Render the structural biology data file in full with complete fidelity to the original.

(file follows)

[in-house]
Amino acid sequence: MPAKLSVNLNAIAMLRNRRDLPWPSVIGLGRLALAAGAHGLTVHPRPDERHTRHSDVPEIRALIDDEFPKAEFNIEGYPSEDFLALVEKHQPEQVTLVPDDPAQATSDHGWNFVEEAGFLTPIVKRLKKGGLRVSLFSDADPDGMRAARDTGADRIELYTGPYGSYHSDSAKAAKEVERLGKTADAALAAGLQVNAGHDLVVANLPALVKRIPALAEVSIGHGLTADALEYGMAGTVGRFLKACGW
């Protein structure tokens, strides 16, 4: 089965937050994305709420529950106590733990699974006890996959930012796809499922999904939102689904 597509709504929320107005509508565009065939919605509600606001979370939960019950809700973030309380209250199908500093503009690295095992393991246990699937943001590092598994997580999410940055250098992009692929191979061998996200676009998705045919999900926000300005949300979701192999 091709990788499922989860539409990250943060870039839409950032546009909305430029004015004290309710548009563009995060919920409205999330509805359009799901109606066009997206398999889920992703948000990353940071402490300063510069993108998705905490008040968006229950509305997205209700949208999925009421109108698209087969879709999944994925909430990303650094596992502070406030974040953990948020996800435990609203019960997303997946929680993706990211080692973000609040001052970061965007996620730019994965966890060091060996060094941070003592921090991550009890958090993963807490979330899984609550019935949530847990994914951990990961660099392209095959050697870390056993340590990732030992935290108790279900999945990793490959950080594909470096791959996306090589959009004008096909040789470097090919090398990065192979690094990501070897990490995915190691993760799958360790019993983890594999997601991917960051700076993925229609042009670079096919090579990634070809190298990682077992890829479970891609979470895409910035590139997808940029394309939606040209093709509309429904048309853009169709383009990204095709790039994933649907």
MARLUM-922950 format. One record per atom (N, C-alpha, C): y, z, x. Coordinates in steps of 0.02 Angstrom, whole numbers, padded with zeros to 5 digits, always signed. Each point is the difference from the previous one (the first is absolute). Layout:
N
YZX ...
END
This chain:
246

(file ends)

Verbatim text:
[in-house]
Amino acid sequence: MPAKLSVNLNAIAMLRNRRDLPWPSVIGLGRLALAAGAHGLTVHPRPDERHTRHSDVPEIRALIDDEFPKAEFNIEGYPSEDFLALVEKHQPEQVTLVPDDPAQATSDHGWNFVEEAGFLTPIVKRLKKGGLRVSLFSDADPDGMRAARDTGADRIELYTGPYGSYHSDSAKAAKEVERLGKTADAALAAGLQVNAGHDLVVANLPALVKRIPALAEVSIGHGLTADALEYGMAGTVGRFLKACGW
């Protein structure tokens, strides 16, 4: 089965937050994305709420529950106590733990699974006890996959930012796809499922999904939102689904 597509709504929320107005509508565009065939919605509600606001979370939960019950809700973030309380209250199908500093503009690295095992393991246990699937943001590092598994997580999410940055250098992009692929191979061998996200676009998705045919999900926000300005949300979701192999 091709990788499922989860539409990250943060870039839409950032546009909305430029004015004290309710548009563009995060919920409205999330509805359009799901109606066009997206398999889920992703948000990353940071402490300063510069993108998705905490008040968006229950509305997205209700949208999925009421109108698209087969879709999944994925909430990303650094596992502070406030974040953990948020996800435990609203019960997303997946929680993706990211080692973000609040001052970061965007996620730019994965966890060091060996060094941070003592921090991550009890958090993963807490979330899984609550019935949530847990994914951990990961660099392209095959050697870390056993340590990732030992935290108790279900999945990793490959950080594909470096791959996306090589959009004008096909040789470097090919090398990065192979690094990501070897990490995915190691993760799958360790019993983890594999997601991917960051700076993925229609042009670079096919090579990634070809190298990682077992890829479970891609979470895409910035590139997808940029394309939606040209093709509309429904048309853009169709383009990204095709790039994933649907």
MARLUM-922950 format. One record per atom (N, C-alpha, C): y, z, x. Coordinates in steps of 0.02 Angstrom, whole numbers, padded with zeros to 5 digits, always signed. Each point is the difference from the previous one (the first is absolute). Layout:
N
YZX ...
END
This chain:
246